A word now, on painting 2mm scale figures from Irregular Miniatures. As I've said before, I'm certainly no expert, but it always surprises me how many people criticise 2mm for being impossible to paint, that they are mere blobs, or that you need an electron microscope to see any detail.
Oh ye of little faith! Of course they are small, of course they were designed to depict groups of soldiers; and yes, you can't count the buttons on the uniforms, but give them a try and you might be surprised. Not all the available blocks are perfect, but handle one in a well lit room, and take a good look. As you scan along the front, it is obvious that far from being a plain block, each figure is clearly delineated, you can see cross-belts on their backs and weapons at port to their front, there is even a drummer at one end of the line and a standard bearer in the centre!
As to painting them, you'll struggle to do justice to this detail; at least I always do, but for reference, here's my quick method:
As you can see in the first photo above, after cleaning up the mini, I sit firmly on the middle of the fence in the white versus black undercoat debate by using panzer grey!
Stage 1: Using a dotting motion, I put colour to the front, side and rear of each visible figure on the block, and then using almost a highlighting or drybrush stroke, pick out the raised detail of the figure's legs.
Next I fill in the line of the shoulders as seen from above, taking care to make sure that not too much paint flows from the brush.
Stage 2, in the picture above, sees a dot of flesh tone for each face, (you can even put in the hand of the standard bearer) and I also usually paint in the pikes and their points, and give flags their base colour.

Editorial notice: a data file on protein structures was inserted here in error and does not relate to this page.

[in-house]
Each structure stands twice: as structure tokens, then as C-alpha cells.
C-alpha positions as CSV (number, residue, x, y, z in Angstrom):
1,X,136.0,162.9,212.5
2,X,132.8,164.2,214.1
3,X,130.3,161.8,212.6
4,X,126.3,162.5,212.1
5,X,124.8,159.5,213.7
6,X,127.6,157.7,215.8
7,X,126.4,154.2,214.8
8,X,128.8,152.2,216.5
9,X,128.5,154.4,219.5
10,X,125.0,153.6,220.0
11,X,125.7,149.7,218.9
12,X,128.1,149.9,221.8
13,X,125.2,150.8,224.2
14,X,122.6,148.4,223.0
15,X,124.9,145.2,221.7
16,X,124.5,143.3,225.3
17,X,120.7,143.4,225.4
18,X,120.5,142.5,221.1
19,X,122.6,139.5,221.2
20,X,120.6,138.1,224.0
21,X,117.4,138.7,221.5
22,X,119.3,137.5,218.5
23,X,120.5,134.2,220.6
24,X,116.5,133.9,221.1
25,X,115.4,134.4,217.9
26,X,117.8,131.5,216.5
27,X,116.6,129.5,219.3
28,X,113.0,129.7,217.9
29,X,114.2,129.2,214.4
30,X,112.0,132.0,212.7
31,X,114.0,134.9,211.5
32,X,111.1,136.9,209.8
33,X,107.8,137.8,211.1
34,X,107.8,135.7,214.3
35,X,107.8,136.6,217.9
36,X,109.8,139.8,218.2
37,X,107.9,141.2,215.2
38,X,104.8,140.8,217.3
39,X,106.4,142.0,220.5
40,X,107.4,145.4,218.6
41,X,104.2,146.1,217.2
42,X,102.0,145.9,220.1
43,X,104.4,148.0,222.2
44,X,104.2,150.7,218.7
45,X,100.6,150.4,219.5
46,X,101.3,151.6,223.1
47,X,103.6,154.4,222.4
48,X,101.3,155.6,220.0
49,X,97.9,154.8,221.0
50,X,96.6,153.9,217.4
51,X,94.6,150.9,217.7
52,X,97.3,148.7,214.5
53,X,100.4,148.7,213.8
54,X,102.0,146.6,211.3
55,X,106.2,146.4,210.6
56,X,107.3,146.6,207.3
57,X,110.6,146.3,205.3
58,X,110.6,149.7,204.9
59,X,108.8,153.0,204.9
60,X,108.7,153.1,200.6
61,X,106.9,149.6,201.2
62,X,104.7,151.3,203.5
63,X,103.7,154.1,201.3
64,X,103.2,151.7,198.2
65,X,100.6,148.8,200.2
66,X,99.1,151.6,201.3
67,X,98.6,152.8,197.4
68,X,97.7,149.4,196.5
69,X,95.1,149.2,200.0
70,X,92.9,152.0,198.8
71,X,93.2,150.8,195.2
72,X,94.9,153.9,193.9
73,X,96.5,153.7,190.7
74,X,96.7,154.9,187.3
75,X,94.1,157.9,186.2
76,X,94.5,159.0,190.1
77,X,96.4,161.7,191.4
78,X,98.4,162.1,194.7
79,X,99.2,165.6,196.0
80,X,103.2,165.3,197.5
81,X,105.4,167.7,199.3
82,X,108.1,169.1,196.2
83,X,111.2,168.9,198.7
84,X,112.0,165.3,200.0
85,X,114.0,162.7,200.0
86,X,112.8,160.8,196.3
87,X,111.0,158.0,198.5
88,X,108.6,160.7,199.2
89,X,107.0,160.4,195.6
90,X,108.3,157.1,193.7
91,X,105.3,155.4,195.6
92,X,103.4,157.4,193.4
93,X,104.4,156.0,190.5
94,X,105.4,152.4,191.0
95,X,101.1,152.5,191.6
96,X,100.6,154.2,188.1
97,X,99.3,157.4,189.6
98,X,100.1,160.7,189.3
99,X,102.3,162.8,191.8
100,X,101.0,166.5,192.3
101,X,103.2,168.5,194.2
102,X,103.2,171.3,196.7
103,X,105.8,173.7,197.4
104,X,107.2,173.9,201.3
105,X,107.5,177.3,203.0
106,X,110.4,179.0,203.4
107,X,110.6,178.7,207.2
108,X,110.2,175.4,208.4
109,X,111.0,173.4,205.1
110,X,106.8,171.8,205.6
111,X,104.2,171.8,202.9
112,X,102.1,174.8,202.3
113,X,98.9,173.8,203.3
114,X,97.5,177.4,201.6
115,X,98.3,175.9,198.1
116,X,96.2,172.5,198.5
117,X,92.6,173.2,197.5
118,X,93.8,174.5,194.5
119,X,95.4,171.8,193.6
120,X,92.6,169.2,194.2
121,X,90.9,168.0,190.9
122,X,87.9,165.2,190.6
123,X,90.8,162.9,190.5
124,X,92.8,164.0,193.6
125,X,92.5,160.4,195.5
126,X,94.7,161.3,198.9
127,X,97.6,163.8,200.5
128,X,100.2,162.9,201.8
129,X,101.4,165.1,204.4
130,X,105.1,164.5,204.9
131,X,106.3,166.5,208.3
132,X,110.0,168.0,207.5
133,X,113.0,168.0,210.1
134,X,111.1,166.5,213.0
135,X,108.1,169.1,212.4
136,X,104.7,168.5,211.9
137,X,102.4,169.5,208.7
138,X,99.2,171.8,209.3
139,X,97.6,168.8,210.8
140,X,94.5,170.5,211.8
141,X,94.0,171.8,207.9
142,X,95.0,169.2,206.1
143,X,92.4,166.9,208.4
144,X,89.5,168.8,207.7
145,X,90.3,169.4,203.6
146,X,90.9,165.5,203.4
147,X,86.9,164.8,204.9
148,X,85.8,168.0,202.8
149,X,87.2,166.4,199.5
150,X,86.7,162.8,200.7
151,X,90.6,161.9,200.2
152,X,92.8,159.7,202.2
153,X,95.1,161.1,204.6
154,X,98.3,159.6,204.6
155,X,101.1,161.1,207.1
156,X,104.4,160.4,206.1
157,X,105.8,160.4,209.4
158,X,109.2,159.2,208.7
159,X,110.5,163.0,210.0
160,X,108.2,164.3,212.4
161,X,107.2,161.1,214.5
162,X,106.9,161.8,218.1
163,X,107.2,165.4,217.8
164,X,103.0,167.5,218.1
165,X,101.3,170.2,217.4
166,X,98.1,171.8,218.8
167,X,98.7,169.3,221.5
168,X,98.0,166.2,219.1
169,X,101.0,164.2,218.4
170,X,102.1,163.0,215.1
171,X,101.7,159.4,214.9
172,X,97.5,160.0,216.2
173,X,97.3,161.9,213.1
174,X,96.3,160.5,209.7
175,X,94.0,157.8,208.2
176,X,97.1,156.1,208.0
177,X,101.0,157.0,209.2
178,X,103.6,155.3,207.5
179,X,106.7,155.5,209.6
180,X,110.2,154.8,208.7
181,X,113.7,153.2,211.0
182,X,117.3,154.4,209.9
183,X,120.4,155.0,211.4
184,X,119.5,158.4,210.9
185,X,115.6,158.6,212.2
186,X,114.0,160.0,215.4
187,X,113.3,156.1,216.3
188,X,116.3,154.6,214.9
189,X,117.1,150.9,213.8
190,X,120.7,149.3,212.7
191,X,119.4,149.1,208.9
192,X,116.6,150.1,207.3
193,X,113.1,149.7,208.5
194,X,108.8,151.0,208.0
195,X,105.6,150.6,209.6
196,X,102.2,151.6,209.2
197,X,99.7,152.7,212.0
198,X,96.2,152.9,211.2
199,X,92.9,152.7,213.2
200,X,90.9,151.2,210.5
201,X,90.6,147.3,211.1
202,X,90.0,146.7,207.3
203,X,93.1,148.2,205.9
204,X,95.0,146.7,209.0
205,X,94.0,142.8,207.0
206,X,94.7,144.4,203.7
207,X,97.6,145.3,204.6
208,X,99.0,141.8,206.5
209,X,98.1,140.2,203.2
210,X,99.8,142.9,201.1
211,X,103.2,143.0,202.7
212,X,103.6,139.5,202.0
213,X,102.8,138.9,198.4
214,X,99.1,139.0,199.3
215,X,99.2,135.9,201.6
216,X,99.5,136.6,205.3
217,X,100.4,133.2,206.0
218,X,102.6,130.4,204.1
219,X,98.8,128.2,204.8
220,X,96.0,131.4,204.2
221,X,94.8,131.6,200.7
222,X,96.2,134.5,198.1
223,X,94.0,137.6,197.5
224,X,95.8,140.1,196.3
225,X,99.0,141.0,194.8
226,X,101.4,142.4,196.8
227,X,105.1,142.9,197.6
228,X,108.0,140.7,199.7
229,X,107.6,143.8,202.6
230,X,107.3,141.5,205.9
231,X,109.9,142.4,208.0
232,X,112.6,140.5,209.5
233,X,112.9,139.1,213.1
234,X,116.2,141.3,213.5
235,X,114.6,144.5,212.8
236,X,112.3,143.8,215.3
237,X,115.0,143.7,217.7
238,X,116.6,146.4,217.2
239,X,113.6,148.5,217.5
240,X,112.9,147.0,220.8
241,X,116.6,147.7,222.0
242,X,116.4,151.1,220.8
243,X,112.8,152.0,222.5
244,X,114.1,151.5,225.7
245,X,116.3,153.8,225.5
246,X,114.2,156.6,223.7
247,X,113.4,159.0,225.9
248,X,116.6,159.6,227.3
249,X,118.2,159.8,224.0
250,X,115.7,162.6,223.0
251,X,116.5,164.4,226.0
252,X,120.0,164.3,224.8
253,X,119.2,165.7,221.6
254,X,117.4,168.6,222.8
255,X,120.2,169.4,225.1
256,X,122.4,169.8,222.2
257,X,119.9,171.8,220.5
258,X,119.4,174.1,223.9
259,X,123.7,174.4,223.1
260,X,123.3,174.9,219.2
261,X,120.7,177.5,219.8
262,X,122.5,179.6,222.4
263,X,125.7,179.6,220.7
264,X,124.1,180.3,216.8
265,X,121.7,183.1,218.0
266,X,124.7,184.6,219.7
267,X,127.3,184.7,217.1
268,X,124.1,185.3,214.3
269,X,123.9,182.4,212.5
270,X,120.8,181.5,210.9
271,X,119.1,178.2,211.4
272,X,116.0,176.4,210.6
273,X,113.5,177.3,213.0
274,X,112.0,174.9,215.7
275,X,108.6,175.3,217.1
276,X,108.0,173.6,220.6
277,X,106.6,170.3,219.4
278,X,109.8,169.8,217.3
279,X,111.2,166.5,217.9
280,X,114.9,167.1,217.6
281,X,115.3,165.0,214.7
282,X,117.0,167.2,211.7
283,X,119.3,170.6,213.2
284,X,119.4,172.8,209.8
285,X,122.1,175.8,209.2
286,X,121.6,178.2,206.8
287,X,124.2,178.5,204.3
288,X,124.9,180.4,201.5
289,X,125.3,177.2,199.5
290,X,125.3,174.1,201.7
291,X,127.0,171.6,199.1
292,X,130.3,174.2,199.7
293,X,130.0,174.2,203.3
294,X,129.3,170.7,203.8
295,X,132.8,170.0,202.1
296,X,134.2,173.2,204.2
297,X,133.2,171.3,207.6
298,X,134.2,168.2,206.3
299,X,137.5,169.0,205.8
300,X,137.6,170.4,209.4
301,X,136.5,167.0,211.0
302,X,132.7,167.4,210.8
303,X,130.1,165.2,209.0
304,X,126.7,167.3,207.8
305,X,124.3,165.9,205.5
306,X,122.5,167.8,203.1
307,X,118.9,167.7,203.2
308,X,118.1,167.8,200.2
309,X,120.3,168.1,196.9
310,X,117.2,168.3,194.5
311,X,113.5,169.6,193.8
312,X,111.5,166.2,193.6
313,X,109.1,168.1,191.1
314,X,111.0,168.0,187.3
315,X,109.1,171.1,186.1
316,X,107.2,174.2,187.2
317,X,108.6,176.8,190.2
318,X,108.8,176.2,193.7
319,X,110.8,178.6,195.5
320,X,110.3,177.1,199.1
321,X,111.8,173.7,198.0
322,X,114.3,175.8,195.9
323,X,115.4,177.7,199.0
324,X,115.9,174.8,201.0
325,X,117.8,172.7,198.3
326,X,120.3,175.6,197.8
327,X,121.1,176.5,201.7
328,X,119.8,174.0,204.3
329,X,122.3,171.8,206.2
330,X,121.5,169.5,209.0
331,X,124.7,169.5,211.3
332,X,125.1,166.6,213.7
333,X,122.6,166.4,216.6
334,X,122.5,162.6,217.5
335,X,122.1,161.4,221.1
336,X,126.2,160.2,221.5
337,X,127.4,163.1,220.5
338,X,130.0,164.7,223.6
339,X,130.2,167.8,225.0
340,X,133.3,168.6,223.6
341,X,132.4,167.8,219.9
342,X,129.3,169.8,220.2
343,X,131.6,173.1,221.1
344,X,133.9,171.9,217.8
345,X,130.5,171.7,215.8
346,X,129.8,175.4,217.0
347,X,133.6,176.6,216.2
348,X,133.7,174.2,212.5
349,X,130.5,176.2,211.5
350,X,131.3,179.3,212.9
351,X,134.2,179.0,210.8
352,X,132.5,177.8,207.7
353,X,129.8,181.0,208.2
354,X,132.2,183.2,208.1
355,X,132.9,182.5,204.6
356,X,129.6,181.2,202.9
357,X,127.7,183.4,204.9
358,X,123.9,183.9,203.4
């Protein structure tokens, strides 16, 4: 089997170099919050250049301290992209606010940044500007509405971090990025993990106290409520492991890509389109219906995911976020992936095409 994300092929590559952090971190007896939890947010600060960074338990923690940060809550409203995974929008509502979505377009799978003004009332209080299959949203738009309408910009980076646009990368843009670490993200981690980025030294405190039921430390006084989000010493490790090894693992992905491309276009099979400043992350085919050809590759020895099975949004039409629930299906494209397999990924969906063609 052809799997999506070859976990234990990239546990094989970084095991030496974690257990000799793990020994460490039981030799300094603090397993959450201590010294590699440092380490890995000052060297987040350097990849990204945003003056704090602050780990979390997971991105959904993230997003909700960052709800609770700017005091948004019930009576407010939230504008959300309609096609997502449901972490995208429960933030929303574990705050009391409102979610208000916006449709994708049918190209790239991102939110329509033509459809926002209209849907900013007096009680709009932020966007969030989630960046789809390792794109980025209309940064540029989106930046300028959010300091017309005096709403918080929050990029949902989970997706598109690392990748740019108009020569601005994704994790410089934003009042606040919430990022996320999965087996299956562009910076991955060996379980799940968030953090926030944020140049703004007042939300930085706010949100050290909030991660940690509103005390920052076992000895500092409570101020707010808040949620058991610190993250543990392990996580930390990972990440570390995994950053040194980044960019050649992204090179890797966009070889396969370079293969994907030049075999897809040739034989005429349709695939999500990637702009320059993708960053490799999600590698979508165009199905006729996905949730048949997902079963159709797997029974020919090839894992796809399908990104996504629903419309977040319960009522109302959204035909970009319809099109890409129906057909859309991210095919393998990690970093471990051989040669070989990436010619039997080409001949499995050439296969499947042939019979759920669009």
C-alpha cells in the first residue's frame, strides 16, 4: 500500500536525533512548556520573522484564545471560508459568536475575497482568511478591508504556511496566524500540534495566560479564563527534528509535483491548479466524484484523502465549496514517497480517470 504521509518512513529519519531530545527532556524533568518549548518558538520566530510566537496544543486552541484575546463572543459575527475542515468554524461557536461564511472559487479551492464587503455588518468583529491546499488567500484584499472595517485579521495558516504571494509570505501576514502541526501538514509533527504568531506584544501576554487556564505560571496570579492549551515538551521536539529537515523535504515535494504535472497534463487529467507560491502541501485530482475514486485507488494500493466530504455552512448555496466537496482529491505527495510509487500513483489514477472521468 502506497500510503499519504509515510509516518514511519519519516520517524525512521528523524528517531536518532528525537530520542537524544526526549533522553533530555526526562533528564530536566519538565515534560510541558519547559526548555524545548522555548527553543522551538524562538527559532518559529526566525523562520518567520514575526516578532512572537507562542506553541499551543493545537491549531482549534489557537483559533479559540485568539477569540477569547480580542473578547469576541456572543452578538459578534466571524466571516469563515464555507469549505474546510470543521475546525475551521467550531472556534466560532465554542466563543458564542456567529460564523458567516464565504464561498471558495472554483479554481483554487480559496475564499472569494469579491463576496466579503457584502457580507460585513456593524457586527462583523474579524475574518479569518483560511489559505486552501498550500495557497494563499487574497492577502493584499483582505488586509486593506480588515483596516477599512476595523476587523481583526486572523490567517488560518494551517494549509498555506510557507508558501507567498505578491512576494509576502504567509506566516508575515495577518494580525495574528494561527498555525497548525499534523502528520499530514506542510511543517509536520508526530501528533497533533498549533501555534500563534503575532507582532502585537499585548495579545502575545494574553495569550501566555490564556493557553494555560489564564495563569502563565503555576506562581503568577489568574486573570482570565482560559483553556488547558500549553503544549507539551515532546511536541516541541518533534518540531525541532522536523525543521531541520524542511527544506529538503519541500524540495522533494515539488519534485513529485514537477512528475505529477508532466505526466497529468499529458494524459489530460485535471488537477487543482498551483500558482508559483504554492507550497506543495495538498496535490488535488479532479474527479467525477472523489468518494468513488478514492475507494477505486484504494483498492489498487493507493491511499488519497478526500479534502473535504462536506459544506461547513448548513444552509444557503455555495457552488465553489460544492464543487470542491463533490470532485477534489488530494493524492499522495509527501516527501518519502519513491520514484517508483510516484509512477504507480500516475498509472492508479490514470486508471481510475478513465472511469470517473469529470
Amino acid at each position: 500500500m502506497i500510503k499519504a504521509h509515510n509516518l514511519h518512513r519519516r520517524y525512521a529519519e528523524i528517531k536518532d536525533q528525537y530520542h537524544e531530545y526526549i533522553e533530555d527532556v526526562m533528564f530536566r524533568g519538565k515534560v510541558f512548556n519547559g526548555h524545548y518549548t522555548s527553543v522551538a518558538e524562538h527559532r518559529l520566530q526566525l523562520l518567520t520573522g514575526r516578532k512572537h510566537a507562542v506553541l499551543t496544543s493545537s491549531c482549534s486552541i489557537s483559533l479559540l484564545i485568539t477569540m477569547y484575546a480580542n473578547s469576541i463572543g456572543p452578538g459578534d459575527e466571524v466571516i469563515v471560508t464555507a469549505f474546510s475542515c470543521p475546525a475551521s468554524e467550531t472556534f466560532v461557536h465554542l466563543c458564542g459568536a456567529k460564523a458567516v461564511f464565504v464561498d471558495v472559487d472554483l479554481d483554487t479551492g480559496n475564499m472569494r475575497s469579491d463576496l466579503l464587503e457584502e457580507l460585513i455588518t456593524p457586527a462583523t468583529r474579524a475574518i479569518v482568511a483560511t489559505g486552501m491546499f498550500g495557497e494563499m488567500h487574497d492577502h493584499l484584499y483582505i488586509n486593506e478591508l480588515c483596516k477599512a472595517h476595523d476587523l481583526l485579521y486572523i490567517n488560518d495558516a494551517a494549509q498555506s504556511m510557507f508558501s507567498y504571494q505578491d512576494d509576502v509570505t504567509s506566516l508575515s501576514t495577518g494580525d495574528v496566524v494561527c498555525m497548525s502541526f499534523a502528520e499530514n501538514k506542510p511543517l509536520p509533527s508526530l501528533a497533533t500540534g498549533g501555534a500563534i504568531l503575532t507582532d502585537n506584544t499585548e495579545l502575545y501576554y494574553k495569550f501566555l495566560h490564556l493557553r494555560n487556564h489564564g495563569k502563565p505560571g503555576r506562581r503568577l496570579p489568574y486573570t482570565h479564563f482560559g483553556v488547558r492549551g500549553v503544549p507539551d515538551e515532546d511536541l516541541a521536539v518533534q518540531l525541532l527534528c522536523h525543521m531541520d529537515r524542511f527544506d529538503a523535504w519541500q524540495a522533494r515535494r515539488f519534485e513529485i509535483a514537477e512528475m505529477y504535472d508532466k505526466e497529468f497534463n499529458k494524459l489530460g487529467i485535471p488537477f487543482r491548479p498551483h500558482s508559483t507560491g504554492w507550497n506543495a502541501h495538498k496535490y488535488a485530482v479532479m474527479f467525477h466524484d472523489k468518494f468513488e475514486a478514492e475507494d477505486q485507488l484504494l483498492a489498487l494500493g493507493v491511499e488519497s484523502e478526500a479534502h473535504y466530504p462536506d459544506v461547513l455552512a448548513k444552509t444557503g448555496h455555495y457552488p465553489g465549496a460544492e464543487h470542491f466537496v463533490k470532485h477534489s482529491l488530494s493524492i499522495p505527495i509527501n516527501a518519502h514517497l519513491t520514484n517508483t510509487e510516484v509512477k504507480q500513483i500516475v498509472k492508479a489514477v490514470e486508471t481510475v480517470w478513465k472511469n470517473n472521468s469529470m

Next up, as you can see below, I do the headgear, in the case of these ECW chaps, a variety of colours (scruffy lot in those days), again dotted on, with care taken not to obscure the faces at the front.
Here I've also added in a few buff coats amongst the musketeers, and follow up with a dot of black for armour amongst the pikemen, applied over the uniform colour.
Stage 3 is to finish the standards: of course at this size you are really only trying to suggest the colour or pattern, so don't worry too much; on occasion I've even removed the cast on flags entirely, and had them replaced with oversized printed or painted ones for more visual appeal.
Next I will try and pick out the weapons visible in the front rank with a stroke from my finest pointed brush (usually a 000), yes this is fiddly to do,not always successful, and perhaps not really necessary, but I think it adds a level of definition.
Finally, I line in the exposed base in the ground colour, using a bright contrasting tone that is lighter than you might normally use, for reasons of visibility, taking care not to overlap onto the figures.
So, you're almost there - a whole regiment (the same principle applies to mounted troops, just paint from the horse outwards) in a few quick steps - and you haven't gone blind or in a fit of frustration decided to use plastic Risk counters instead!
These figures were designed for maximum 'Mass' appeal, enabling you to portray a lot, in a limited space, on a limited budget, and will reward a bit of attention with regiments and battalions that at least look like they have the footprint of the real thing on the tabletop.
Don't be afraid to give them a try!
Next Post: Finishing and Basing the King's Lifeguard.